Switching to a shorter crank arm

I am a Cat. 2 racer, participating primarily in crits, with a sprinkling of road races when they are available and convenient. I am 5'10" tall but am more torso than leg, and thus have proportionately short legs. After quite a bit of research and twiddling my thumbs, I have decided to switch from 172.5 mm cranks (which I have been riding since I took to the bike simply because they came in my first gruppo) to 170mm. I was wondering if after making the shift I should compensate directly by raising my saddle height the exact difference of the disparity, or if there is some sort of derived formula used to accont for the change.

Casey Weaver

Steve Hogg replies:

No, no formula. Raise your seat the 2.5 mm and if possible, raise the bars by the same amount. Raising both seat and bar that amount will move them back less than 1mm. That's a negligible change and you should adapt to it quickly, if you notice it at all. I understand your predicament and long-torsoed riders who bend well and also have good ability to extend their spines often have to ride shortish cranks to prevent their upper thighs contacting their rib cages when they ride with hands in the drops.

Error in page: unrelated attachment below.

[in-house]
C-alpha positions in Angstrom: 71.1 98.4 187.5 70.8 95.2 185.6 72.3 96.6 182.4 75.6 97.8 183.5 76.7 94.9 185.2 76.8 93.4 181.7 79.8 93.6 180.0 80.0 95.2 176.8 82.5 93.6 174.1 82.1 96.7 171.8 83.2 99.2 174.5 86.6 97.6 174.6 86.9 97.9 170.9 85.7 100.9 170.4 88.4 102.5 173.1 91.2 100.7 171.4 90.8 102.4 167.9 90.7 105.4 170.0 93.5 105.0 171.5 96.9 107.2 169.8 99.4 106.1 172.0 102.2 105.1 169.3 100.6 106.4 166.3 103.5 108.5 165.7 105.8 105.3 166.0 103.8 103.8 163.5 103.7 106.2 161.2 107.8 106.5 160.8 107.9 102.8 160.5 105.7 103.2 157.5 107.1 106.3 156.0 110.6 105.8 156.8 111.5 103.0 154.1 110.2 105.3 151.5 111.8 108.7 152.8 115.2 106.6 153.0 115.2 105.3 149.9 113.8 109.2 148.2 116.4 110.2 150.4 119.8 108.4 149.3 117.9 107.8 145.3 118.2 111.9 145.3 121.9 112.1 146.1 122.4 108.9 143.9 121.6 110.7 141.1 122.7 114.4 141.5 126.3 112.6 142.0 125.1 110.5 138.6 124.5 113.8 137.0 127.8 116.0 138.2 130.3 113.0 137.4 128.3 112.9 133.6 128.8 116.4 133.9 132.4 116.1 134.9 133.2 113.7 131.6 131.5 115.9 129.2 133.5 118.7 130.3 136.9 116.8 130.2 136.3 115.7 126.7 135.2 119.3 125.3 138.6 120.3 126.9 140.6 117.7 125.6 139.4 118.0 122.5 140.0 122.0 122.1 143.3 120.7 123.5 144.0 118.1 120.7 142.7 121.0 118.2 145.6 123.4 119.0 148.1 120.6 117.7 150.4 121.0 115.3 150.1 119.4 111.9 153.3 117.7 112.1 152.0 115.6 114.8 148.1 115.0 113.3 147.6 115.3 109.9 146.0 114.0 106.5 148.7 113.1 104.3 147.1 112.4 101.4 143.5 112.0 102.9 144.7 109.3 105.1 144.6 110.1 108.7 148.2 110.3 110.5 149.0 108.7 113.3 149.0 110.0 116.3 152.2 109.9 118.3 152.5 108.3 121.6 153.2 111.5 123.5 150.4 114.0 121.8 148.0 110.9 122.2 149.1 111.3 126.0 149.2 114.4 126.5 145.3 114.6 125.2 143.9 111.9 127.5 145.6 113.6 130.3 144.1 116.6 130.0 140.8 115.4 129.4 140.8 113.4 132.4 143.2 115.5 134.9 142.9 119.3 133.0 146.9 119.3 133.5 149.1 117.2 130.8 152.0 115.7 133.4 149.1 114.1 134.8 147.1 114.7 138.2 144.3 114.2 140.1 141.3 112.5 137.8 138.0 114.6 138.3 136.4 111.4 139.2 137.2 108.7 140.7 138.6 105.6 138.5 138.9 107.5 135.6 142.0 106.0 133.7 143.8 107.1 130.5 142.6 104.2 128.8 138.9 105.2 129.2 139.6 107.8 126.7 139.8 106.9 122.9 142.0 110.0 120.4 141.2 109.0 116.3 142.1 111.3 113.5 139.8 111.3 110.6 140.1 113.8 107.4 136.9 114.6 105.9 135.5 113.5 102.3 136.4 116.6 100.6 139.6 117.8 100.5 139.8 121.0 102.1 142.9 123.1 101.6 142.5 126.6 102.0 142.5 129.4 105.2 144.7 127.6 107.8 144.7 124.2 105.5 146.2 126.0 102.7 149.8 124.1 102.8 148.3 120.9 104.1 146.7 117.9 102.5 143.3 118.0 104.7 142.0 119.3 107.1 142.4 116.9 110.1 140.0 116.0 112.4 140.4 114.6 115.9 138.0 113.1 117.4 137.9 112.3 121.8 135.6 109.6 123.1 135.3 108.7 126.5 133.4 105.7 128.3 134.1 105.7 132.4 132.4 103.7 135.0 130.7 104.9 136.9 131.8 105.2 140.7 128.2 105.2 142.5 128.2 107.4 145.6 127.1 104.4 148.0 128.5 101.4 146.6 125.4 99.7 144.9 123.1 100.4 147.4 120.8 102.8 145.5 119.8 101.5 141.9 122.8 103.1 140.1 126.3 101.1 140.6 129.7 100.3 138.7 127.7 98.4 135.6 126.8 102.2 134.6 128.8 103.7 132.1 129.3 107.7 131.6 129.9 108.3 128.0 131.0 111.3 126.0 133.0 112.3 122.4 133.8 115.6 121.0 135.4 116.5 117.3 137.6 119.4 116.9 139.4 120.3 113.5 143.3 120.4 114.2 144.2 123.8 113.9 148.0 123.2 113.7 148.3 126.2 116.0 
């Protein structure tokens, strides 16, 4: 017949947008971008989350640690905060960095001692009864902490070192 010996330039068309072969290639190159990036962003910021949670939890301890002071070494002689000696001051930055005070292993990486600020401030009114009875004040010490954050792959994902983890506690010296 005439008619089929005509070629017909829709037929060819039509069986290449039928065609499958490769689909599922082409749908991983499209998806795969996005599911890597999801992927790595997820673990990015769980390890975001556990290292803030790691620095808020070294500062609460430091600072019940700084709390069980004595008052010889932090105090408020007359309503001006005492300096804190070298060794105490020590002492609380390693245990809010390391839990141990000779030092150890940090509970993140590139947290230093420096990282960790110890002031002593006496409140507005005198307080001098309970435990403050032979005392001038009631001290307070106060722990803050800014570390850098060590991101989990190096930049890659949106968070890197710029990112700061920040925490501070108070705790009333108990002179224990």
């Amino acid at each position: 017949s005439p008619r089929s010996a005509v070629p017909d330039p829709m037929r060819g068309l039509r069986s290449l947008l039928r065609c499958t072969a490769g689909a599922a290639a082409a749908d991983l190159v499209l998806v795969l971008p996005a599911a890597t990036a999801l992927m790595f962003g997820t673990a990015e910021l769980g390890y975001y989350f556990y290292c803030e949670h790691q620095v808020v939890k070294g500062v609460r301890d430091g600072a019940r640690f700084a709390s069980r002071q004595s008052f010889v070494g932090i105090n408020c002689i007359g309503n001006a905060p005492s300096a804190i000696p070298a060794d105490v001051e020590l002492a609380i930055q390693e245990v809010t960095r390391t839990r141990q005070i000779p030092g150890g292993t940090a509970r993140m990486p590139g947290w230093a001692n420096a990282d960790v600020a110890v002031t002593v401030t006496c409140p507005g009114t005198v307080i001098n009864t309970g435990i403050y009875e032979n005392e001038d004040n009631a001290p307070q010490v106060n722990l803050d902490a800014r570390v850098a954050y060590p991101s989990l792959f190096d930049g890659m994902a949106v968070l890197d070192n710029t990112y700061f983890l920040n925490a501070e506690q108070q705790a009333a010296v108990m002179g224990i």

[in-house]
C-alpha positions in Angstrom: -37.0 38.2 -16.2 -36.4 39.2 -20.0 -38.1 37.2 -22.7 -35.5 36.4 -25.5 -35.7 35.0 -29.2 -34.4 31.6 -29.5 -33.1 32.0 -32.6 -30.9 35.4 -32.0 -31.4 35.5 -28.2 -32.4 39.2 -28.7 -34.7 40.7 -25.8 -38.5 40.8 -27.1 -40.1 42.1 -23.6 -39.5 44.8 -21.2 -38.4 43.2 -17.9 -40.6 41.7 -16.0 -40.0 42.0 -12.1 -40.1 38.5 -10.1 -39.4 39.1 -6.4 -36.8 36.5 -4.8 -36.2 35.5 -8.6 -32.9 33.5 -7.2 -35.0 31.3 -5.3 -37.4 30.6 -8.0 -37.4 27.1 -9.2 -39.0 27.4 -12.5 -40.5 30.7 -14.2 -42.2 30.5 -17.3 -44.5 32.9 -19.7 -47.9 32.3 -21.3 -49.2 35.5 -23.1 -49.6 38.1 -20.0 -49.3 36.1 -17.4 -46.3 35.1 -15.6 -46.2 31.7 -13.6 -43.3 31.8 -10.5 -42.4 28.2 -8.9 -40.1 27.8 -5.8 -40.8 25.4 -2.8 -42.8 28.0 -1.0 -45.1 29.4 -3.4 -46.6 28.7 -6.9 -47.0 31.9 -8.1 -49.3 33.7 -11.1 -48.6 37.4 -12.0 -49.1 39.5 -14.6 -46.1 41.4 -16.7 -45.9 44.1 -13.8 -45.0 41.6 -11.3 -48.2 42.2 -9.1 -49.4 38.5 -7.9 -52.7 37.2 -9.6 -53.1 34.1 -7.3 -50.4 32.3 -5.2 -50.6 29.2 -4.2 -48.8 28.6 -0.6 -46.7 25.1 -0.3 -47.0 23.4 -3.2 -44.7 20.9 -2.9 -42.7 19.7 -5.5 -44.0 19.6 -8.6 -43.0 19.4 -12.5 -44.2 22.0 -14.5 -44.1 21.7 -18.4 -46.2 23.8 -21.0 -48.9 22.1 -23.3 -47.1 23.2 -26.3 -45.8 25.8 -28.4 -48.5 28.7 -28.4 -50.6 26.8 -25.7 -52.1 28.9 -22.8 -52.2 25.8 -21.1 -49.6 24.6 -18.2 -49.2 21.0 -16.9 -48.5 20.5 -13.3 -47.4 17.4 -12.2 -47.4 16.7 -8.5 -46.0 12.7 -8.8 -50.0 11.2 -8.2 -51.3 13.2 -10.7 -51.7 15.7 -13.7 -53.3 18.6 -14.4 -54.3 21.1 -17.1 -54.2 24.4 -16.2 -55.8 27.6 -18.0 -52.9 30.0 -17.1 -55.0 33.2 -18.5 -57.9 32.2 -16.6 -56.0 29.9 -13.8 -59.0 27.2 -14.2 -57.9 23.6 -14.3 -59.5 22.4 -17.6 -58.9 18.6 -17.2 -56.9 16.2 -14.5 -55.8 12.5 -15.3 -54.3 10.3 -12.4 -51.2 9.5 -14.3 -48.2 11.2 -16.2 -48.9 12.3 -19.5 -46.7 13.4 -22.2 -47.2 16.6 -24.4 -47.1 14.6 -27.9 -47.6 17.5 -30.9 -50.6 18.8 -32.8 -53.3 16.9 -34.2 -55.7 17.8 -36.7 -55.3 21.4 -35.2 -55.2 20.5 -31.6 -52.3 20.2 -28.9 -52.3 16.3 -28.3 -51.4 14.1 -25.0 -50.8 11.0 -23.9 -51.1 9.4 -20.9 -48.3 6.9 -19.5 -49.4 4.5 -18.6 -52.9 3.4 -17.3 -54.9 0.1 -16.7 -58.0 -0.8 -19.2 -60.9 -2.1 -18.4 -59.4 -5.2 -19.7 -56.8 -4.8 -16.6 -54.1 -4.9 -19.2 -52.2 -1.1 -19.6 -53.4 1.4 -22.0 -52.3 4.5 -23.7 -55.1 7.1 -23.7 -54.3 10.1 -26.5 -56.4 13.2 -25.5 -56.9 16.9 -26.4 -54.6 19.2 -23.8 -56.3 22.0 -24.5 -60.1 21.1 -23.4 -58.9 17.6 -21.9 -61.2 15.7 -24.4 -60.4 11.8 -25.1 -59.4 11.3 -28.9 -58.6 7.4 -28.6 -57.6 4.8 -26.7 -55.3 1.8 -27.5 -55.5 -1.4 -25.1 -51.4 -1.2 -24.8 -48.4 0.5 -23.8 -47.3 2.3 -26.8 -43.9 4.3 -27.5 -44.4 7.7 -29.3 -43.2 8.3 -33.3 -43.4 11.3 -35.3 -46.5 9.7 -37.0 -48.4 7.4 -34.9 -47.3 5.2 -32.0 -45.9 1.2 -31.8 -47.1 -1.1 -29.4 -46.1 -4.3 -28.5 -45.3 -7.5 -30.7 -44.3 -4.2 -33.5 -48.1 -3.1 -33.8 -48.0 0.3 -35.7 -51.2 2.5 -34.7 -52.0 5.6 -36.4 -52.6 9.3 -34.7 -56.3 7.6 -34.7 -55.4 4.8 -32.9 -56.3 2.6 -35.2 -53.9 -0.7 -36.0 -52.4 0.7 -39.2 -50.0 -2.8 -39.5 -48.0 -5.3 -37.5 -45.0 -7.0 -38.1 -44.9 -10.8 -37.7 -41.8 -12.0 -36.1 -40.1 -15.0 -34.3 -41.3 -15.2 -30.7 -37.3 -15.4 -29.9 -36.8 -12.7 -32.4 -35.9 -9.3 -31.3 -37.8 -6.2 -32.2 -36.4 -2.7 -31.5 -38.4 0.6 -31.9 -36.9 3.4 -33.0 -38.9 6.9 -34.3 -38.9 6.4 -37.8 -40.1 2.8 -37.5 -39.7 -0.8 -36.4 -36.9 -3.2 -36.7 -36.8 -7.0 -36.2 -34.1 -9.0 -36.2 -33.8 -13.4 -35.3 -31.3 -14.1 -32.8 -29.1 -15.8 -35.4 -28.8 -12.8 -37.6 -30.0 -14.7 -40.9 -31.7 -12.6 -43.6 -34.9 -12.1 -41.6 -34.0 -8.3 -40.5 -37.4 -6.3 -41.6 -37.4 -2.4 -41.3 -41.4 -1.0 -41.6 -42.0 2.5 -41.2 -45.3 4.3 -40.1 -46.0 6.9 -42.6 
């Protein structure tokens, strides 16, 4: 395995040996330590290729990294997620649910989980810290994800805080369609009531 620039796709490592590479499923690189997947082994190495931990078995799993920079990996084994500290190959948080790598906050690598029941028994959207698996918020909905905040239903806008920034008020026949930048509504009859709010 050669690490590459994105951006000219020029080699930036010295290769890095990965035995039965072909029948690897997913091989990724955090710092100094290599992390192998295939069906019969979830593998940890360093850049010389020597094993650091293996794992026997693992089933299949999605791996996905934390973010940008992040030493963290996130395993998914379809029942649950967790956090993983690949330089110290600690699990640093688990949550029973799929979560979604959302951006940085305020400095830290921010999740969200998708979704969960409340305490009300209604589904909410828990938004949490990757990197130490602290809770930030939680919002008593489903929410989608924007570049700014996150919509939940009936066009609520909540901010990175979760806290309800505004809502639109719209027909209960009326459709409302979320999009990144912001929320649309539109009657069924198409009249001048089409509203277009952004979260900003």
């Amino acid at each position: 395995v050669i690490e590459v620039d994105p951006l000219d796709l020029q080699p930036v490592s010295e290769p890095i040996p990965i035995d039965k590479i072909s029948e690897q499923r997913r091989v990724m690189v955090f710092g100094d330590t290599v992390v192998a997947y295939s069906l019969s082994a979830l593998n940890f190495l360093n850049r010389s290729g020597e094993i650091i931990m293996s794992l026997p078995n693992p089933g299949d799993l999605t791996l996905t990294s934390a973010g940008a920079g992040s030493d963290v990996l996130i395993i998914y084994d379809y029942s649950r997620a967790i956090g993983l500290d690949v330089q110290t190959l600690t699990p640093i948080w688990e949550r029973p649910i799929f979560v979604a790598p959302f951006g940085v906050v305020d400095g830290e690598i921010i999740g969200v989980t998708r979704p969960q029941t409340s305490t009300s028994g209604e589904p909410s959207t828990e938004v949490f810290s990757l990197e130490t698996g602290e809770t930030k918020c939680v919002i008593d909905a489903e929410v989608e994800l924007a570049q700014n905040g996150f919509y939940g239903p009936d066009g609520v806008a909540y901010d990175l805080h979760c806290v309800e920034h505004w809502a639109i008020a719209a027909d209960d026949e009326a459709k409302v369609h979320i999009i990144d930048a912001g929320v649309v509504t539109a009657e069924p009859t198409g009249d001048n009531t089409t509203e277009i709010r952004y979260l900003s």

The benefit you will get from the crank length change of 2mm is that your knee will be 5mm lower at top dead centre. At the contact point or potential point for any interference between upper leg and thigh, the benefit will be noticeably less, but possibly enough to make it worth your while, assuming that's the problem

Headaches after riding long rides

I'm a 33 year old male that averages 20-21 mph on rolling 80-mile group rides on the weekends. Over the summer on these long rides, I've started developing headaches between three and five hours after I finish riding for the day. The temperatures are easily in the high 80s to low 90s here in North Carolina with very high humidity, so I'm wondering if these headaches are most likely caused by dehydration. I'm averaging a minimum of a bottle an hour of Gatorade or Cytomax and usually come home weighing about 3-4 pounds lighter. The headaches start like clockwork after long rides, but usually never on a ride shorter than 30 miles. Are the headaches caused by heat, dehydration, or mineral imbalances? What's the best way to prevent them?